While this wasn't an entirely bad novel (I even enjoyed parts), there were a few things that kept it from being great:

1. The characters were just half-baked. They weren't fully developed enough for me to understand their motives or for me to sympathize with them. I didn't even hate the characters that I think I was supposed to hate because they didn't come off as villainous at all without other characters telling me about how bad they were. Speaking of telling me...

2. This book was basically AL
My rating does not reflect my enjoyment of this book. I seldom leave books unfinished, but I almost stopped reading Leonardo's Swans with about seventy pages remaining. I love historical fiction and am fascinated by this time period, but this story is executed poorly. It starts off nicely but begins to drag at around page 150 and get increasingly frustrating with each page, especially once it becomes clear that the author will not be fleshing out her promising characters any further. The titular ...more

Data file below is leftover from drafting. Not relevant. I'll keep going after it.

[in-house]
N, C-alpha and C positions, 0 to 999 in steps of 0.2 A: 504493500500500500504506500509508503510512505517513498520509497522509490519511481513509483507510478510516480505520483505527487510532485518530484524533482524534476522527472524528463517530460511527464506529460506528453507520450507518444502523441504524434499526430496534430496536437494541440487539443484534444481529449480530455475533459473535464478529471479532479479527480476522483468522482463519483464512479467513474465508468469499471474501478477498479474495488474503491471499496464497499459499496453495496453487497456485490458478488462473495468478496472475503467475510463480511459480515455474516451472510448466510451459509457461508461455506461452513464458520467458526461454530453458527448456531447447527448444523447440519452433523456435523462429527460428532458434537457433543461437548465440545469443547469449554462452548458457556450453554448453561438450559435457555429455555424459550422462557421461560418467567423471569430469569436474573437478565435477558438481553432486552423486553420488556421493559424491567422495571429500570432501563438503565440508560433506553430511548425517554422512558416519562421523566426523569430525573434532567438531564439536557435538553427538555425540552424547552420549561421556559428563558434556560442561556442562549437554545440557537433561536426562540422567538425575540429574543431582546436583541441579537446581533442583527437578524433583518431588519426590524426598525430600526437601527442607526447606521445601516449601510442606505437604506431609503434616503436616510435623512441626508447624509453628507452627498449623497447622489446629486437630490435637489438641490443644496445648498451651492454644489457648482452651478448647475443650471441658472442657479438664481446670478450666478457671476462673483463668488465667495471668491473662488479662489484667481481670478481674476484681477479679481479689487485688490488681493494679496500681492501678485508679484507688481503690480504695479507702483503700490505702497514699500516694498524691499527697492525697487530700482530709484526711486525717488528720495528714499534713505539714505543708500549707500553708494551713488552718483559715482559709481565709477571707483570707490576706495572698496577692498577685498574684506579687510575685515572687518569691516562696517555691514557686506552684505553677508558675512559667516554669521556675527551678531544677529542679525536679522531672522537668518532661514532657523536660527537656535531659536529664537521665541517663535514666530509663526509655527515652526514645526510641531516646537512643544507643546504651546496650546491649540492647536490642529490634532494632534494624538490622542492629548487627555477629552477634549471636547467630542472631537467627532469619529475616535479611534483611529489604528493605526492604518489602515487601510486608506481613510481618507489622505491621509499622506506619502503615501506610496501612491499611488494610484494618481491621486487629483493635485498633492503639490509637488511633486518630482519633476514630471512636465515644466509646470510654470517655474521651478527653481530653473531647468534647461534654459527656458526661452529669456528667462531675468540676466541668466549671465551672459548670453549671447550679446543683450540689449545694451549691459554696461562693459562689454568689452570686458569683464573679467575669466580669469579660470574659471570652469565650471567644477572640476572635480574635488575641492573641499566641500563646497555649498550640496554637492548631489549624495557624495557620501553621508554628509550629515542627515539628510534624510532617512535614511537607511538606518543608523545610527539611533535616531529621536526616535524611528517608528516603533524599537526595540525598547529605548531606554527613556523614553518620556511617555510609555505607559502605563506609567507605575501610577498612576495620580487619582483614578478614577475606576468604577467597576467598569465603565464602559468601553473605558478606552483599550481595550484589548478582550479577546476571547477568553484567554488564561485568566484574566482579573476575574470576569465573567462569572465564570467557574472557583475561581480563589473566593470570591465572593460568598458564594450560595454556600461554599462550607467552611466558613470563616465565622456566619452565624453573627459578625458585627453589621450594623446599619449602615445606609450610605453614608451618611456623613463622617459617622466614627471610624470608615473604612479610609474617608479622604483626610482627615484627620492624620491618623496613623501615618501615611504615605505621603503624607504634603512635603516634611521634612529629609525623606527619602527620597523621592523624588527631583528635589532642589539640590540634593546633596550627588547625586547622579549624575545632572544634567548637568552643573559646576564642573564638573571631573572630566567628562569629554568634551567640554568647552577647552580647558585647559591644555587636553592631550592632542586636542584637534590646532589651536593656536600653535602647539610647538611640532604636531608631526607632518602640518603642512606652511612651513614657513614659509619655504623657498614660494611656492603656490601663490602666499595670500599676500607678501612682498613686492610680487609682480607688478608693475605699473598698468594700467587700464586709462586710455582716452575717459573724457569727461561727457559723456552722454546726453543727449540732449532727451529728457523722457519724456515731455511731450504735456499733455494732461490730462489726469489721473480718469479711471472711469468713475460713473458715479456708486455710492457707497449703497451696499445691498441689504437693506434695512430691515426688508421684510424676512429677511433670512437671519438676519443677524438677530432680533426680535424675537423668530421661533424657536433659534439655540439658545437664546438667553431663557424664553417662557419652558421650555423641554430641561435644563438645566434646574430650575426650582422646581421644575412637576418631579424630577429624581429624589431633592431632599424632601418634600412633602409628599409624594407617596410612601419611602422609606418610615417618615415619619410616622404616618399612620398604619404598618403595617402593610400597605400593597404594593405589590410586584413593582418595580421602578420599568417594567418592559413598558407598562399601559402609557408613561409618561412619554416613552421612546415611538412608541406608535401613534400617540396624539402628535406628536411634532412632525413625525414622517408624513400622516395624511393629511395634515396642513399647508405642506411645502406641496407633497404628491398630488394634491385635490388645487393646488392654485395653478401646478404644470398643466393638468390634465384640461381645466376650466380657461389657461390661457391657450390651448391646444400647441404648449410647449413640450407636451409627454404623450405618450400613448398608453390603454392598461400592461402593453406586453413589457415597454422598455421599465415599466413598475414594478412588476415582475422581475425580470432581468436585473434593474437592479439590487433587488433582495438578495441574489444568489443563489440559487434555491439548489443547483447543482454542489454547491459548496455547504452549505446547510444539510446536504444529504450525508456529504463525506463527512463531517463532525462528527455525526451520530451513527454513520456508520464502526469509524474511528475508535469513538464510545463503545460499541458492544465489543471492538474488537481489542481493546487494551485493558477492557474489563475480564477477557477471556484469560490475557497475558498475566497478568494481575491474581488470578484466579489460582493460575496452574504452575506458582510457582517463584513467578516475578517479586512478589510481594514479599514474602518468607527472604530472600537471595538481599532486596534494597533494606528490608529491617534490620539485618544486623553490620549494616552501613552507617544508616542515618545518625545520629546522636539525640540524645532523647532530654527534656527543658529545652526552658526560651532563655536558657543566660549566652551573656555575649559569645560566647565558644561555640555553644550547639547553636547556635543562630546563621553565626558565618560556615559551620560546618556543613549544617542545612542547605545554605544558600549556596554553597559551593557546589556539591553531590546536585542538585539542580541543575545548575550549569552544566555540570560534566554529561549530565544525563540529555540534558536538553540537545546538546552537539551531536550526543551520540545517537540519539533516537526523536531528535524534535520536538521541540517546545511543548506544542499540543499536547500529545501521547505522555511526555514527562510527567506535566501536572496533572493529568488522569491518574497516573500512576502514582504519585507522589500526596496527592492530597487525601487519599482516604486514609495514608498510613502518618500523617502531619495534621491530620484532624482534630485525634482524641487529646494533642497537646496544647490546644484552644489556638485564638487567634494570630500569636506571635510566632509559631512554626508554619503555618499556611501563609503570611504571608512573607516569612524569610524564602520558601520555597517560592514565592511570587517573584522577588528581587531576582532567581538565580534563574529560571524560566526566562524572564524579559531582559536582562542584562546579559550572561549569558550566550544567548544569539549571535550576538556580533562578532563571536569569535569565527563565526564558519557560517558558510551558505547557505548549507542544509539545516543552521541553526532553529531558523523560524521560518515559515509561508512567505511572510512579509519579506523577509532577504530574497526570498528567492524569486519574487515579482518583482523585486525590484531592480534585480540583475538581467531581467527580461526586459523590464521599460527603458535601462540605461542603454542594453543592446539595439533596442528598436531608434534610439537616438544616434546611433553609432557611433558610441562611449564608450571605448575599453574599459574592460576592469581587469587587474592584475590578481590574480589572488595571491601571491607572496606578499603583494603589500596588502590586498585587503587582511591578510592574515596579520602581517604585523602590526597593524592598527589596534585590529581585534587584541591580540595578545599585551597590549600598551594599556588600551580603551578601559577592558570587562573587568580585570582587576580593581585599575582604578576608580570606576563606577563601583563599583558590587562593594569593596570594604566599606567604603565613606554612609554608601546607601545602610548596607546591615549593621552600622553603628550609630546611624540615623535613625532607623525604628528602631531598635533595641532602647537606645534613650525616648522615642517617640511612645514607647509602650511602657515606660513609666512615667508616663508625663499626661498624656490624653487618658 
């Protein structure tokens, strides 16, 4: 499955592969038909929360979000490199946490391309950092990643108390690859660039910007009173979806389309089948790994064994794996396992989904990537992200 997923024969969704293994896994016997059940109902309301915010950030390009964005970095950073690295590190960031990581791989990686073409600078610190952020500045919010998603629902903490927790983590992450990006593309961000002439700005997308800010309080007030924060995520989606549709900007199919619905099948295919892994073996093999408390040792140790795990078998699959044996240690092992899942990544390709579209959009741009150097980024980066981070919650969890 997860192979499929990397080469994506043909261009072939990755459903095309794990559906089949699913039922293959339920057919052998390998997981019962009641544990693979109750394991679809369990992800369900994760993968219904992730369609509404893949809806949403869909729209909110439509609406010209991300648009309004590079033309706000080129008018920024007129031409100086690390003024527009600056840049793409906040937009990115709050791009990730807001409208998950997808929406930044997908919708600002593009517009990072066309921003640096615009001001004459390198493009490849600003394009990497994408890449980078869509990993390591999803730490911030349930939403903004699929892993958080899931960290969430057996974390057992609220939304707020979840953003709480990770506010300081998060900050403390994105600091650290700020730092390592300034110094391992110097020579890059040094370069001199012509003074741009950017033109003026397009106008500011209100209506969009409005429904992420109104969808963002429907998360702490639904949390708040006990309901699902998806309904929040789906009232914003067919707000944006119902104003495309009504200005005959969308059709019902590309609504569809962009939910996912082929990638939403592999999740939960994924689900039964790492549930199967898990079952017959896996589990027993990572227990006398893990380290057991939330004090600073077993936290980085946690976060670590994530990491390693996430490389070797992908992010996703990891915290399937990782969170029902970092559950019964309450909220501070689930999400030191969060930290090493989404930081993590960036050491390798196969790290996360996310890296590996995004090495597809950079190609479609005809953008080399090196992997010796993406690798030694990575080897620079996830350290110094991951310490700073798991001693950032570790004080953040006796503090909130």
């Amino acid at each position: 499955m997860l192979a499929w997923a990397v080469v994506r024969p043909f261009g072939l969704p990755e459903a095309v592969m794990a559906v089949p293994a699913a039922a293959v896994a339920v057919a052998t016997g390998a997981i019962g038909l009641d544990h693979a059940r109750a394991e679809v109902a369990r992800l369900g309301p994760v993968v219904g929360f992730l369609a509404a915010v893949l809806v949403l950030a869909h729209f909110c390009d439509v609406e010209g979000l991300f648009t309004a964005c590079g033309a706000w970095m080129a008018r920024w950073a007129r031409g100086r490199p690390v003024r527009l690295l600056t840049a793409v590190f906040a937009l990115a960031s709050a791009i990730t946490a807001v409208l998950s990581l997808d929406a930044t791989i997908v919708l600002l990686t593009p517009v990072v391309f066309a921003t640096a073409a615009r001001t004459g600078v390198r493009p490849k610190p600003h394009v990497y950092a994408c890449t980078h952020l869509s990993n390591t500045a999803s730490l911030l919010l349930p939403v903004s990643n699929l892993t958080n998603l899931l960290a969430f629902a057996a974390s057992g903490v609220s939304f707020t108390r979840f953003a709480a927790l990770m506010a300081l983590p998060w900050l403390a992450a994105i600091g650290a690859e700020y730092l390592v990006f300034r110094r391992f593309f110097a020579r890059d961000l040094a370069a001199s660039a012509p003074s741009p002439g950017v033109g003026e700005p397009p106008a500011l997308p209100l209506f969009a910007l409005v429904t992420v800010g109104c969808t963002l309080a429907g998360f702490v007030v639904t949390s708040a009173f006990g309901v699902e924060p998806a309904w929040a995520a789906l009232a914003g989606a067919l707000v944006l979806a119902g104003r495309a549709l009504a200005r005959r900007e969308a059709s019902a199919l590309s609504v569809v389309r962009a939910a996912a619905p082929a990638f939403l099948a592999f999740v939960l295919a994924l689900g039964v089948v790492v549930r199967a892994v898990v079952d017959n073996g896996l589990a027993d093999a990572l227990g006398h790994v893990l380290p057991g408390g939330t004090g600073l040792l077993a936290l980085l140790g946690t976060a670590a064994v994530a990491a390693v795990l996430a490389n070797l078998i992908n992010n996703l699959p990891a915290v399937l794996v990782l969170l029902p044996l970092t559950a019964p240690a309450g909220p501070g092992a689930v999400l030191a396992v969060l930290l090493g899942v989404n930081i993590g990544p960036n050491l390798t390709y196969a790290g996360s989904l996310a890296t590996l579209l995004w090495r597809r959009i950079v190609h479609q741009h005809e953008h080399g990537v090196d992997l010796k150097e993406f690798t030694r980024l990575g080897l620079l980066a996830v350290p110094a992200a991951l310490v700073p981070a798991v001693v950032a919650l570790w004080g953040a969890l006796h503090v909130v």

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I'm the author of KLEOPATRA, PHARAOH, LEONARDO'S SWANS, STEALING ATHENA, DRACULA IN LOVE, AND BETTIE PAGE: LIFE OF A PINUP LEGEND--All featuring iconic women. I am also an active screenwriter and an award-winning journalist. I divide my time between Los Angeles and Europe, where I soak in the atmosphere while writing historical fiction.

Please see my blog, "Women, History, Sex, & Power" at htt
More about Karen Essex...
Dracula in Love Kleopatra (Kleopatra, #1) Stealing Athena Pharaoh (Kleopatra, #2) Bettie Page: The Life of a Pin-Up Legend